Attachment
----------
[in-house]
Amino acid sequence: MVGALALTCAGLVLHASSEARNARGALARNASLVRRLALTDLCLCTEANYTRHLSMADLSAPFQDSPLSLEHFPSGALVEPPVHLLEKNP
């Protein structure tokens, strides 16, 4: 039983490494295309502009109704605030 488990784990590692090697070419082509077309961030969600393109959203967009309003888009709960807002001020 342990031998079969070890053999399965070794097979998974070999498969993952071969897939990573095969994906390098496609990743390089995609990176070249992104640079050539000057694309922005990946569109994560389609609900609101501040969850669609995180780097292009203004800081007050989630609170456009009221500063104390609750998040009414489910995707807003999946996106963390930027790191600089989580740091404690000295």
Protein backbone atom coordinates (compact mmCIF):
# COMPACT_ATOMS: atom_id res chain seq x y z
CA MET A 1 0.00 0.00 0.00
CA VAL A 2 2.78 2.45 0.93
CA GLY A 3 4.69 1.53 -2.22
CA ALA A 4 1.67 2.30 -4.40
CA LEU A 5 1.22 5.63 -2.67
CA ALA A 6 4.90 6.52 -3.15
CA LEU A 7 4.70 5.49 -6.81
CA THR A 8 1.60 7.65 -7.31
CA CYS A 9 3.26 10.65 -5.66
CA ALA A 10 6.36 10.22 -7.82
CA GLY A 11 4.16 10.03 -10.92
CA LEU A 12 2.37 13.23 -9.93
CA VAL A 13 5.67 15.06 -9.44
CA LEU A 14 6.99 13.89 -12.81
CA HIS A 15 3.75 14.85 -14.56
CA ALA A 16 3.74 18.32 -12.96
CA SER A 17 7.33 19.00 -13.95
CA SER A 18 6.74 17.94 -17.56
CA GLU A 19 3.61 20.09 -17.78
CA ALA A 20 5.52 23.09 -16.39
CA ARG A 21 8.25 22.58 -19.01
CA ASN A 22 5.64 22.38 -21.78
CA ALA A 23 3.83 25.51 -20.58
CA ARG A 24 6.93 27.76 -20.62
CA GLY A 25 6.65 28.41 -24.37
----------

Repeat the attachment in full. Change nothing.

[in-house]
Amino acid sequence: MVGALALTCAGLVLHASSEARNARGALARNASLVRRLALTDLCLCTEANYTRHLSMADLSAPFQDSPLSLEHFPSGALVEPPVHLLEKNP
């Protein structure tokens, strides 16, 4: 039983490494295309502009109704605030 488990784990590692090697070419082509077309961030969600393109959203967009309003888009709960807002001020 342990031998079969070890053999399965070794097979998974070999498969993952071969897939990573095969994906390098496609990743390089995609990176070249992104640079050539000057694309922005990946569109994560389609609900609101501040969850669609995180780097292009203004800081007050989630609170456009009221500063104390609750998040009414489910995707807003999946996106963390930027790191600089989580740091404690000295």
Protein backbone atom coordinates (compact mmCIF):
# COMPACT_ATOMS: atom_id res chain seq x y z
CA MET A 1 0.00 0.00 0.00
CA VAL A 2 2.78 2.45 0.93
CA GLY A 3 4.69 1.53 -2.22
CA ALA A 4 1.67 2.30 -4.40
CA LEU A 5 1.22 5.63 -2.67
CA ALA A 6 4.90 6.52 -3.15
CA LEU A 7 4.70 5.49 -6.81
CA THR A 8 1.60 7.65 -7.31
CA CYS A 9 3.26 10.65 -5.66
CA ALA A 10 6.36 10.22 -7.82
CA GLY A 11 4.16 10.03 -10.92
CA LEU A 12 2.37 13.23 -9.93
CA VAL A 13 5.67 15.06 -9.44
CA LEU A 14 6.99 13.89 -12.81
CA HIS A 15 3.75 14.85 -14.56
CA ALA A 16 3.74 18.32 -12.96
CA SER A 17 7.33 19.00 -13.95
CA SER A 18 6.74 17.94 -17.56
CA GLU A 19 3.61 20.09 -17.78
CA ALA A 20 5.52 23.09 -16.39
CA ARG A 21 8.25 22.58 -19.01
CA ASN A 22 5.64 22.38 -21.78
CA ALA A 23 3.83 25.51 -20.58
CA ARG A 24 6.93 27.76 -20.62
CA GLY A 25 6.65 28.41 -24.37